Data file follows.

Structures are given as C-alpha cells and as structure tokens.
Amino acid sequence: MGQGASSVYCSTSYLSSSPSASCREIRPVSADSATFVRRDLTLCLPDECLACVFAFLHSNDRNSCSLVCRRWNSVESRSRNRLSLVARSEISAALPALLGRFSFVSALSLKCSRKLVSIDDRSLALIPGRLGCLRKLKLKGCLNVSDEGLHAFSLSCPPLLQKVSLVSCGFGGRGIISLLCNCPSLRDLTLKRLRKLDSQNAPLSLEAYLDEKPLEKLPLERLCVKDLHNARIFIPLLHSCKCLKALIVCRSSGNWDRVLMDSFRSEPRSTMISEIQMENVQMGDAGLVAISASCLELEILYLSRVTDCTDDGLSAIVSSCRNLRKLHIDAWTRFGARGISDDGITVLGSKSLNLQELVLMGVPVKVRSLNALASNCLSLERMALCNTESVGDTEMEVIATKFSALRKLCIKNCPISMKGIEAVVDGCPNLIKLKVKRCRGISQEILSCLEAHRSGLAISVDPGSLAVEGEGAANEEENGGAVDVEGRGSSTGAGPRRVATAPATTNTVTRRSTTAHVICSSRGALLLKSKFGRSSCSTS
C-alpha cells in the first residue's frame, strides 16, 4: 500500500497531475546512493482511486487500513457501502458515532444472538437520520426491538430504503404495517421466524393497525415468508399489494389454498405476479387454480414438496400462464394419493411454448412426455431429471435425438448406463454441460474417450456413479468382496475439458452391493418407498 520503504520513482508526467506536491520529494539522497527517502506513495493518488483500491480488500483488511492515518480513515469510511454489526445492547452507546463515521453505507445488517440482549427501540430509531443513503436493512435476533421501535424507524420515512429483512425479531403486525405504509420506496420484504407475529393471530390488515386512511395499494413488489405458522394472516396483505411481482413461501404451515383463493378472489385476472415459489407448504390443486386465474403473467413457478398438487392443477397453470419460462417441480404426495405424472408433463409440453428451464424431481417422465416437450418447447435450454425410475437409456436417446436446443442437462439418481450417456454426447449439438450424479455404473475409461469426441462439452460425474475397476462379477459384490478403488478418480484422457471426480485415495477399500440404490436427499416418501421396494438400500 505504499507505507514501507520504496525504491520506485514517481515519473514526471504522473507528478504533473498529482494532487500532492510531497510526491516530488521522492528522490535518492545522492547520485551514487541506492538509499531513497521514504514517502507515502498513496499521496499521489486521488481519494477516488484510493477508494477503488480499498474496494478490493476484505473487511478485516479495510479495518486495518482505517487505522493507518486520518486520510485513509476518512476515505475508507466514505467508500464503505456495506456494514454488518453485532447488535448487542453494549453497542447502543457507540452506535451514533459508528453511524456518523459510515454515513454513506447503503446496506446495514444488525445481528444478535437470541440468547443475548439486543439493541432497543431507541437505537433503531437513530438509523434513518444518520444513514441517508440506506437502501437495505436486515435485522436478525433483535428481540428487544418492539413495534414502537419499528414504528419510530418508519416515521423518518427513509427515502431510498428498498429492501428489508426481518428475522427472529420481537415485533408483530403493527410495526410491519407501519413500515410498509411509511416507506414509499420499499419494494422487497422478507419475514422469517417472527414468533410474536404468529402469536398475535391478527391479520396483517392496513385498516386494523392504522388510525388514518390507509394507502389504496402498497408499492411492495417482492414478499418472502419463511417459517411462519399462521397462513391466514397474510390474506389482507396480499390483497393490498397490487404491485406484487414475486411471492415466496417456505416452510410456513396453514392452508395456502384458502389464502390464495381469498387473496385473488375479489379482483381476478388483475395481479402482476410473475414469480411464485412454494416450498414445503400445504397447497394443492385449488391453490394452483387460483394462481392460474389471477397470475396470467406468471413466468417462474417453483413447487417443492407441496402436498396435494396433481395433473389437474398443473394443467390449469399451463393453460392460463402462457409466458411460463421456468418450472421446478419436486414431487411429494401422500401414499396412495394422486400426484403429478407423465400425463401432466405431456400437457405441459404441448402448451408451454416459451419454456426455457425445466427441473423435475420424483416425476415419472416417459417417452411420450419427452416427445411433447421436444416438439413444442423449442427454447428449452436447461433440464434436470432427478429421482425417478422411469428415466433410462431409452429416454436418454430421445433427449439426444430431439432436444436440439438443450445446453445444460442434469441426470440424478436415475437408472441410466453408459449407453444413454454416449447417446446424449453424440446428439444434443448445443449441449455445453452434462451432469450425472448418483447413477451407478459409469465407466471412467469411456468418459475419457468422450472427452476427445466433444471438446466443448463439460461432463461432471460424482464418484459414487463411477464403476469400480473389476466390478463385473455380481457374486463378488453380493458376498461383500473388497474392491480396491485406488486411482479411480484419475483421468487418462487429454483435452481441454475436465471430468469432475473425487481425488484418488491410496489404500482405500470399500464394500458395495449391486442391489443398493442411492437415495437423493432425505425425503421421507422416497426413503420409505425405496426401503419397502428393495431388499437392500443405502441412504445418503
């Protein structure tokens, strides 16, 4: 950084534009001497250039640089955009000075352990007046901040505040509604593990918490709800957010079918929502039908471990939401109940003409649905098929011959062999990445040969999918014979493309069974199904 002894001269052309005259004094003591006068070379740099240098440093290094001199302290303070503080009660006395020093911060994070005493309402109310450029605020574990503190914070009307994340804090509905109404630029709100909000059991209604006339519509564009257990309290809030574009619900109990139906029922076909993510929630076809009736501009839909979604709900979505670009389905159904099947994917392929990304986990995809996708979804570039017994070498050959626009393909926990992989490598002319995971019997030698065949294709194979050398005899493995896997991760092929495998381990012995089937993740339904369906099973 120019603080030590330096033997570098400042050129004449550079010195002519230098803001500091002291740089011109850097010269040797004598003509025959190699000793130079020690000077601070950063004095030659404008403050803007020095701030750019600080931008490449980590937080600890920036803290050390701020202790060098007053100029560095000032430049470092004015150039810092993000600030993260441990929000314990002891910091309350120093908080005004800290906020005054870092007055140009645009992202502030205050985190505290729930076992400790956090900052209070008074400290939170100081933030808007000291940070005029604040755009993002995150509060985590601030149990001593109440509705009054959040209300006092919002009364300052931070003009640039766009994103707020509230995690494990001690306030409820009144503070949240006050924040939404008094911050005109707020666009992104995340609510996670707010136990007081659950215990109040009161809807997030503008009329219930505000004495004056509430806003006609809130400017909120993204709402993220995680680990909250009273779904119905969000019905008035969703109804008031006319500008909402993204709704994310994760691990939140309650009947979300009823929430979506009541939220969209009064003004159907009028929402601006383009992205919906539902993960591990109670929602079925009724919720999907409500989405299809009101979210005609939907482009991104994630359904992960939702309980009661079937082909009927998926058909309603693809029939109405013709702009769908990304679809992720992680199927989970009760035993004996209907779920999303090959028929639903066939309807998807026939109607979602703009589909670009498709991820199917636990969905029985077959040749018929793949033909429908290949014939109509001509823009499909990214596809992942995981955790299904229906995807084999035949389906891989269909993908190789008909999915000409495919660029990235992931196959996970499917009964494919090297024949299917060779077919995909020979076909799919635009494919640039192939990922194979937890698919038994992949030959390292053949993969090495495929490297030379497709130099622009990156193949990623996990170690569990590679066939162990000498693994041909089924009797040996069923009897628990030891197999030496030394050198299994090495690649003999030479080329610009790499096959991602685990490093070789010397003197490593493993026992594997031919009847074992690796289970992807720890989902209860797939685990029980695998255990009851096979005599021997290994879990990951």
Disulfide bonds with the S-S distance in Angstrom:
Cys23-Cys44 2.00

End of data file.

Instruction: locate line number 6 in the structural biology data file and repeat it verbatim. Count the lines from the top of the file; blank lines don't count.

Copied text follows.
Cys23-Cys44 2.00